Brocade Balks at 2-Gbit/s Test -- Again

The FC switch giant has ignored an OEM's requests to submit its 2-Gbit/s switch for testing

December 18, 2001

2 Min Read
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Brocade Communications Systems Inc. (Nasdaq: BRCD) has U-turned on an offer it made to include its recently launched 3800 2-Gbit/s Fibre Channel switch in a test currently being conducted for Byte and Switch by Network Test Inc., an independent, third-party testing firm.

At the Storage Networking World show in Orlando in October, Brocades CEO, Greg Reyes told Byte and Switch that this publication should work with Brocade's OEMs to obtain a switch for the test, because Brocade was "very busy" (see Brocade Ponders 2-Gbit/s Test and Brocade Unveils Fabric Switch).

Hitachi Data Systems (HDS) told Byte and Switch that it was willing to supply OEM'd Brocade switches, but only with Brocade's approval. However, calls into Brocade by Shahid Zia, product manager at HDS, were not returned -- until tonight.

"Brocade has finally called me back. They say you have to deal with their PR people directly,” says Zia. [Ed.note: This could be a problem, since they haven't returned one of our calls since October.]

All this raises the question: Why doesn't Brocade want its switch tested?Protocol problems could be the answer, according to another of its OEMs. One of the features Brocade is touting in the 3800 is the ability to mesh together hundreds of the switches on one network. Brocade says it achieves this feat via support for the FC–SW2 Fibre Channel protocol.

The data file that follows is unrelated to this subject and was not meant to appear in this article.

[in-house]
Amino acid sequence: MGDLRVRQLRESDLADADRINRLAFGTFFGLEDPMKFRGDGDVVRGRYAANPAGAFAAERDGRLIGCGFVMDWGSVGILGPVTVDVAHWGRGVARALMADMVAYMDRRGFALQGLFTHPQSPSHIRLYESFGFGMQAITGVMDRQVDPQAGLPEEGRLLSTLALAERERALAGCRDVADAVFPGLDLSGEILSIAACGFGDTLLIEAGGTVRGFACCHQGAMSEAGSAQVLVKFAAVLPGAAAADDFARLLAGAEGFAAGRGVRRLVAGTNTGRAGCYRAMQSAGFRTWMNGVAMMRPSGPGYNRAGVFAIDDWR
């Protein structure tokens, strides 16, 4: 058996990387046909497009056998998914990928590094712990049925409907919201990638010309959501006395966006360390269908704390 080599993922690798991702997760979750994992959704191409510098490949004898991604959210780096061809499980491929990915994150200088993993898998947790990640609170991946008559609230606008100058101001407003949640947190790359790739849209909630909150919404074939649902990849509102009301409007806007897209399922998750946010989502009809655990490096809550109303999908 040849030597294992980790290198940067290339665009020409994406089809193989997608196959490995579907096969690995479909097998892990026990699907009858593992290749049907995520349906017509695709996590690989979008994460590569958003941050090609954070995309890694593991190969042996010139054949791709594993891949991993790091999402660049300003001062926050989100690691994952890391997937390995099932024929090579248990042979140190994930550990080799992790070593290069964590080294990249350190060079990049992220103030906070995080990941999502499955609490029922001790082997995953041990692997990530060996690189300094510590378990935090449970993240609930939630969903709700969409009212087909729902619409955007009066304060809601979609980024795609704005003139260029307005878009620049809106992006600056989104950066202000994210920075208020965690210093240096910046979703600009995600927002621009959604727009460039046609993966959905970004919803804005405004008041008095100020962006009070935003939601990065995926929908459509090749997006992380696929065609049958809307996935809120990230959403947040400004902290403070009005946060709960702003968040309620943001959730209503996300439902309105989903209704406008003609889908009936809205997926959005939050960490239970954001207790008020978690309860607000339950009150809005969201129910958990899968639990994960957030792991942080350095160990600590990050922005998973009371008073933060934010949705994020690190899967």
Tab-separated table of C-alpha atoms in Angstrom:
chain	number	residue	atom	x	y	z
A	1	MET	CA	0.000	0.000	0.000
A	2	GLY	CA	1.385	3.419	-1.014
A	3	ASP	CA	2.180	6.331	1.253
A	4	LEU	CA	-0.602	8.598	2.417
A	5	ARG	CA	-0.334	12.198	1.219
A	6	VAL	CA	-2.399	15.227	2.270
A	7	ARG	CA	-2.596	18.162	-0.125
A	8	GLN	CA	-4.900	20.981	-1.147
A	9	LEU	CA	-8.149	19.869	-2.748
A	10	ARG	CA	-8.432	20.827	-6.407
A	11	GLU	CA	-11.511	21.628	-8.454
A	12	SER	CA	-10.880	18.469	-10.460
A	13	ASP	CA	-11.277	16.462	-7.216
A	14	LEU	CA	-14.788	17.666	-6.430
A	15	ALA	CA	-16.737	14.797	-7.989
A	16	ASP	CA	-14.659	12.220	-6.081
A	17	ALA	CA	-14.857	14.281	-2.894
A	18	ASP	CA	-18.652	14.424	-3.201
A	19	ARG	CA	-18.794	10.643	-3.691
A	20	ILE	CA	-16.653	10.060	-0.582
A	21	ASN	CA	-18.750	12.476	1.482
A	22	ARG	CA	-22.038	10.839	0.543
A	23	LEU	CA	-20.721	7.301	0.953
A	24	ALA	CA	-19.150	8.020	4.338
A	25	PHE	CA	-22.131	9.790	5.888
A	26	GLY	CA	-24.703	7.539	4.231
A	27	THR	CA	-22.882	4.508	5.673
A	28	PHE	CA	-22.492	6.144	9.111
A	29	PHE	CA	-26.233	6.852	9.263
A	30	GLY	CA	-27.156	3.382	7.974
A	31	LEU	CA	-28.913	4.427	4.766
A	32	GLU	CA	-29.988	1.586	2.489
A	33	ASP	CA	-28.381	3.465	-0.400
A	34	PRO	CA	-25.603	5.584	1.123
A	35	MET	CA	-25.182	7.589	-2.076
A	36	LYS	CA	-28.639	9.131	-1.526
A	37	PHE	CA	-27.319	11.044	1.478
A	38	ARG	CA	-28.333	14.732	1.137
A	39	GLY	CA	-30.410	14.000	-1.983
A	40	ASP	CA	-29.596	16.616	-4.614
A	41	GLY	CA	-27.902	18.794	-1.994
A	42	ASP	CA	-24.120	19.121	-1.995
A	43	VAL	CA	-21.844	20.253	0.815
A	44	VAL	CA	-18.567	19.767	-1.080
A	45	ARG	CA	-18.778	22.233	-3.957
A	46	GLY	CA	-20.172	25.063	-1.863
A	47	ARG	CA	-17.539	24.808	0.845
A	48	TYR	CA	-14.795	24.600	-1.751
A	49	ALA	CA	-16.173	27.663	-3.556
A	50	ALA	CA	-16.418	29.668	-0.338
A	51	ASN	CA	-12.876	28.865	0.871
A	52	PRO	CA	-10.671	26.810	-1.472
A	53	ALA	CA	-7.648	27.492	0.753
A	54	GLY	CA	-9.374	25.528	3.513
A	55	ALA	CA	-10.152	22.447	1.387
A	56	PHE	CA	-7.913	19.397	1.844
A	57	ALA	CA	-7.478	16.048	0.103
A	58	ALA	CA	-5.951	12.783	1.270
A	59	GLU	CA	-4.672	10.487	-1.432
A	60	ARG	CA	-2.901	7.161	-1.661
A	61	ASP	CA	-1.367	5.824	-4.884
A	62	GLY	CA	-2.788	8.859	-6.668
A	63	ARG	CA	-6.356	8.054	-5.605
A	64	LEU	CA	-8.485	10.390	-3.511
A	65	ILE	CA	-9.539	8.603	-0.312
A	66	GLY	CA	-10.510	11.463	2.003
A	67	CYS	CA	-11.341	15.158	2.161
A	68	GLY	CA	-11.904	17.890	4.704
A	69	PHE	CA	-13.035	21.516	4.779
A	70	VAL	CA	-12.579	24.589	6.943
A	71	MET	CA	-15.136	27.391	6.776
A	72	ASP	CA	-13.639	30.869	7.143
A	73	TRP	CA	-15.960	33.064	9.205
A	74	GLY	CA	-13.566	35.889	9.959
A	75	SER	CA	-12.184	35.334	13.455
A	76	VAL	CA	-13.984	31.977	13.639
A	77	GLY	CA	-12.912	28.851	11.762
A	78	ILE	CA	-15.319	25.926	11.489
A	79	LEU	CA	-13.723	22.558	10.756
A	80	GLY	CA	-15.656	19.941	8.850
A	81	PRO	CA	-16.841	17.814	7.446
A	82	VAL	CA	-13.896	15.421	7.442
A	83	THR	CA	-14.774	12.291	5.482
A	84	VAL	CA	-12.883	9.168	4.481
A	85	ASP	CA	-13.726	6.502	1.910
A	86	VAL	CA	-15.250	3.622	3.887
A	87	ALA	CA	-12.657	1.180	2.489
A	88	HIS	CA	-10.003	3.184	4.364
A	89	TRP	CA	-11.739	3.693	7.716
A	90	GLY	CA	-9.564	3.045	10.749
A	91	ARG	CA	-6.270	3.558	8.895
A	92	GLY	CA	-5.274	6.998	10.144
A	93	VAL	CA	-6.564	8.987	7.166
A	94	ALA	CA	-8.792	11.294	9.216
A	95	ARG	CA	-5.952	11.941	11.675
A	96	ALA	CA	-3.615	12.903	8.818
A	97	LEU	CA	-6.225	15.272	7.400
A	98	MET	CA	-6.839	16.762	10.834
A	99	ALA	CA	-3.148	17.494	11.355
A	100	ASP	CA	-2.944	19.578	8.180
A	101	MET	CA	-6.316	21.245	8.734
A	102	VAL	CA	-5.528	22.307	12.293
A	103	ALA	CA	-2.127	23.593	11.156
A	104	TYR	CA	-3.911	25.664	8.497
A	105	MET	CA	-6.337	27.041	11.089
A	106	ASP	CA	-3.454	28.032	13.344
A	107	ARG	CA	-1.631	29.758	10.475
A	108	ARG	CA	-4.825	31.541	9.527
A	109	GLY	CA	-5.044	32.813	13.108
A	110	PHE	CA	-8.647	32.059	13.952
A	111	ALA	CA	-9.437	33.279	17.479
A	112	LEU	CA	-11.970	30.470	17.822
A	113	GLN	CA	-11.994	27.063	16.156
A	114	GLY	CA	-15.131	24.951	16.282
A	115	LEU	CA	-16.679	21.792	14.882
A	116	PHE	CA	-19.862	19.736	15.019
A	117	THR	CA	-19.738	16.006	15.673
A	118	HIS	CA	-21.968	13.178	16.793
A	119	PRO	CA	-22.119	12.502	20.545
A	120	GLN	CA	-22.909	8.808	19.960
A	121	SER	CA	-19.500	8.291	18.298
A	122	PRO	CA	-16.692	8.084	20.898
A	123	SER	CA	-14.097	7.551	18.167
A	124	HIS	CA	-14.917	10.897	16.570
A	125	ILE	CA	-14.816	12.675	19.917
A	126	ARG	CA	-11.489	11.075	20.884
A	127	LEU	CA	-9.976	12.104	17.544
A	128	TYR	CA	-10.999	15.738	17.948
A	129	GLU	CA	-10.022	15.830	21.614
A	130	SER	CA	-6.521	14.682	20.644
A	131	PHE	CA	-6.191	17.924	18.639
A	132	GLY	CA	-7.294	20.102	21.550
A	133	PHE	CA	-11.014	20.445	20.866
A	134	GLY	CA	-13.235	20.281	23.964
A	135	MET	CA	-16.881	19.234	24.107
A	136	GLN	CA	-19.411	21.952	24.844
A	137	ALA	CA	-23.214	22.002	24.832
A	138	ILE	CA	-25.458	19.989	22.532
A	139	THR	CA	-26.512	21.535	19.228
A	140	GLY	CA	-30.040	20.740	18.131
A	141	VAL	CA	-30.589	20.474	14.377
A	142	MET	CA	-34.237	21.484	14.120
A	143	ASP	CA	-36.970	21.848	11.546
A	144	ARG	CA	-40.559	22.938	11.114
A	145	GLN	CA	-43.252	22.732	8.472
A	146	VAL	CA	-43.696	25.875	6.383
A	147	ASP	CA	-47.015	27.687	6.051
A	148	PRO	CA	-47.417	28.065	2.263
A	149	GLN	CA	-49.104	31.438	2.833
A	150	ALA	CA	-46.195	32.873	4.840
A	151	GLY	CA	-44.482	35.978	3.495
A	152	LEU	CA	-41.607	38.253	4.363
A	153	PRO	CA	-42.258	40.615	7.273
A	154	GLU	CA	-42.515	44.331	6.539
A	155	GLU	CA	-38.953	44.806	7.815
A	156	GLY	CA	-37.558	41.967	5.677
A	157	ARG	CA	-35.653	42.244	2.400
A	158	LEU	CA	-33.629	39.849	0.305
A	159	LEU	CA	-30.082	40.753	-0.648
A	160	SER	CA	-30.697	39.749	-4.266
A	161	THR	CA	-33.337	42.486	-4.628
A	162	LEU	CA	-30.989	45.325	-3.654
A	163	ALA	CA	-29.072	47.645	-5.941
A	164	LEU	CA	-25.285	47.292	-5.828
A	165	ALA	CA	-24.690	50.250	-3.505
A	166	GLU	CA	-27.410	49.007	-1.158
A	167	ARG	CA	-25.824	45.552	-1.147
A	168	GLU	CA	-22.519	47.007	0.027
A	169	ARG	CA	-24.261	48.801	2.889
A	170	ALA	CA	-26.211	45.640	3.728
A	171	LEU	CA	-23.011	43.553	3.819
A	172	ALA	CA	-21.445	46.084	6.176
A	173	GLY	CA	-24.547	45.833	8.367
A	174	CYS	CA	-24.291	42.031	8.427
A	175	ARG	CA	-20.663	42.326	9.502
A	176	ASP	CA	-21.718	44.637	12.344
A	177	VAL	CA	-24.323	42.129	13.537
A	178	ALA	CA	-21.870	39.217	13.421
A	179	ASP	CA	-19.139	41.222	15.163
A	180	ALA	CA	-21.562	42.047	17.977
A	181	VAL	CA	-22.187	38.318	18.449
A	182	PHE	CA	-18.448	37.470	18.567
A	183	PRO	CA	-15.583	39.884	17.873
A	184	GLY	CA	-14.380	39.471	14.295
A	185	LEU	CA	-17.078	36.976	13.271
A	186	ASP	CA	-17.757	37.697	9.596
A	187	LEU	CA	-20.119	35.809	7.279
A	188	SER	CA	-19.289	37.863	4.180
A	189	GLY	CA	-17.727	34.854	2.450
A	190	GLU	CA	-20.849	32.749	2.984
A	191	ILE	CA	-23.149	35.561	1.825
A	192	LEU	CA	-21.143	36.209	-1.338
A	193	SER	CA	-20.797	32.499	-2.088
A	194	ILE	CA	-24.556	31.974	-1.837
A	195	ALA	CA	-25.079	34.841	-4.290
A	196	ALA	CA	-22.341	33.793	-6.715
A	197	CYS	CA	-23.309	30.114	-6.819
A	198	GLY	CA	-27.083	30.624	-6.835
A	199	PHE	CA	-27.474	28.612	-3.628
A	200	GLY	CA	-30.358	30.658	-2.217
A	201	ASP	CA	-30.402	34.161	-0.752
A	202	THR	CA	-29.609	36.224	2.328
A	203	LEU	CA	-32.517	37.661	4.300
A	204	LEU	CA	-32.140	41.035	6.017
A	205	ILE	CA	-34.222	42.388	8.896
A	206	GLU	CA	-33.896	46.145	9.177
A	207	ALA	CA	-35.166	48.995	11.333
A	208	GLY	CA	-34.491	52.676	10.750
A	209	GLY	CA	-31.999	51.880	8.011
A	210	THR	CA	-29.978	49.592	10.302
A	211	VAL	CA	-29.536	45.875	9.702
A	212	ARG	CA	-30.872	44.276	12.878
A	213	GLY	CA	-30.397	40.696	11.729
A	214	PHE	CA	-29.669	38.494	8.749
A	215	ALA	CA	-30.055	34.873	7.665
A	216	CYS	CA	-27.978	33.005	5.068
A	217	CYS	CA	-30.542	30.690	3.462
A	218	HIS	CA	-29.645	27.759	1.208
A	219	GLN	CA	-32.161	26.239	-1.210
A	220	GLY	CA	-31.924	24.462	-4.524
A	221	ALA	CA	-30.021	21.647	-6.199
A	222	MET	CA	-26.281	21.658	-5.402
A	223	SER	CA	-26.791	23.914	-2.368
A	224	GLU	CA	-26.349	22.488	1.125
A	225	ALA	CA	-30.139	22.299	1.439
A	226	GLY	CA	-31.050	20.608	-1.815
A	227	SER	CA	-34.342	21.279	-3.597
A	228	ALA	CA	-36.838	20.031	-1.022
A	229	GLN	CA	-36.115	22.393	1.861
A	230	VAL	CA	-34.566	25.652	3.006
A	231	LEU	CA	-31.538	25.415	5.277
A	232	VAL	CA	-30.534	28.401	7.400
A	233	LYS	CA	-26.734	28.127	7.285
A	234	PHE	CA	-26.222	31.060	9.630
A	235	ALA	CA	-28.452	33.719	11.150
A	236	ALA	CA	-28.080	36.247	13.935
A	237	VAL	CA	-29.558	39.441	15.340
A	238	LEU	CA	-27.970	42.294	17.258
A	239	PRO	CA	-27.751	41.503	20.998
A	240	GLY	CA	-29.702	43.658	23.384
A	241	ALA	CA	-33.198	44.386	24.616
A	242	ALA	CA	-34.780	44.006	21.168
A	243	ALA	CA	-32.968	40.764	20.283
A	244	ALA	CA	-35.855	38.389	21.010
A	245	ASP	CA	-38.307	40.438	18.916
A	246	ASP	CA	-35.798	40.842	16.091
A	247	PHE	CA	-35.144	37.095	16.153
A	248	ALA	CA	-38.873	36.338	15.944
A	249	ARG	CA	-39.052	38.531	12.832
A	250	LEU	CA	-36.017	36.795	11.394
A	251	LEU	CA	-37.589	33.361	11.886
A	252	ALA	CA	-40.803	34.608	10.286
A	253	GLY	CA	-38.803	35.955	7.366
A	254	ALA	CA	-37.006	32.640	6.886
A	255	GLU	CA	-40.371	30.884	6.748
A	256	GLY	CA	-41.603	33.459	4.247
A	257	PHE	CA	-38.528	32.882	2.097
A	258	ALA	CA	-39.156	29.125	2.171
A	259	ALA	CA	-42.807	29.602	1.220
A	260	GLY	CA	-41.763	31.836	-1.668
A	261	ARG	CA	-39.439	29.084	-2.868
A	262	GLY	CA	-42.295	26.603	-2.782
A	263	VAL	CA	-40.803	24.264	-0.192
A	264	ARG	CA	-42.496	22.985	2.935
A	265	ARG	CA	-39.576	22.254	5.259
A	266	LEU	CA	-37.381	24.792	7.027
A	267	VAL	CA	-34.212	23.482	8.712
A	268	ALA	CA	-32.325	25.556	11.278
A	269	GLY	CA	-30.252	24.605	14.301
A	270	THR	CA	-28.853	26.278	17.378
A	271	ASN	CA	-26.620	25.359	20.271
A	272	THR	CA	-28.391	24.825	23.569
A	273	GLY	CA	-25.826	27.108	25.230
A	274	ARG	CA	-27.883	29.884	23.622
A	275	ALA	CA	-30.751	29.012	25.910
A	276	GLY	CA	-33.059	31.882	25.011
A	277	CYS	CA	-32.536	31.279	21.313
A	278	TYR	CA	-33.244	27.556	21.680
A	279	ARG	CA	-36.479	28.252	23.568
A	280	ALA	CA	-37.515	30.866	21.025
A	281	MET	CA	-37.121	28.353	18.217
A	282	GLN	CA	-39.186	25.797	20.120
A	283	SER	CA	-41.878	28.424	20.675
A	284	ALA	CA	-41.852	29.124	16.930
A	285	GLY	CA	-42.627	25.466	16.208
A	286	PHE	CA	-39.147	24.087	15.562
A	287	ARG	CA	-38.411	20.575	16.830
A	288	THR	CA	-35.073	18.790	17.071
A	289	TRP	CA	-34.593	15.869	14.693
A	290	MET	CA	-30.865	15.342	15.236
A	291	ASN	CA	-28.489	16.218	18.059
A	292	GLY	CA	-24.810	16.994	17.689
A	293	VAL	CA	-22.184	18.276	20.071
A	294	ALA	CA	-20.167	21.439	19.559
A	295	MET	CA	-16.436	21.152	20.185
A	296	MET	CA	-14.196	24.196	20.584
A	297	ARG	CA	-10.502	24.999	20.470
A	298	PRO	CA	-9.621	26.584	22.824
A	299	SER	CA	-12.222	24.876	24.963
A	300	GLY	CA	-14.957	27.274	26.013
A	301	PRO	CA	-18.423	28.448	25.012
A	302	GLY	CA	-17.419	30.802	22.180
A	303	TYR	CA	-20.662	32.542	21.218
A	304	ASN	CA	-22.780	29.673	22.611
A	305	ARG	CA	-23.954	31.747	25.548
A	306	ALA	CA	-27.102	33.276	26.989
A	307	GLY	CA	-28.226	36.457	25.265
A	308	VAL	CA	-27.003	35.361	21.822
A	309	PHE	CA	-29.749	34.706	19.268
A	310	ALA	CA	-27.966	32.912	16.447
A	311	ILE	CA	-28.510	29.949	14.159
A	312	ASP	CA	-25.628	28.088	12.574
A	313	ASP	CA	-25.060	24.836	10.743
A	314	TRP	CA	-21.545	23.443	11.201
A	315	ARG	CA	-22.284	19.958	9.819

A Brocade OEM that has tested the product tells a different story. "The switch can support this protocol, with some tweaking, but this tweaking limits the switch to meshing together only 30 switches," says the source, who declined to be named.

The solution to the problem is to run the switch in “Brocade mode," the source says; i.e., using its proprietary flow control software. with the proprietary feature invoked, as many as 239 switches can be meshed together on a single network.

“Brocade is basically saying if you want to build a very large storage network, you better do it our way, with our software, or suffer the consequences,” the source says.

”It is not in Brocade’s best interests to have true interoperability, as this levels the playing field,” comments John Lawler, storage analyst with Infonetics Research Inc..— Jo Maitland, Senior Editor, Byte and Switch

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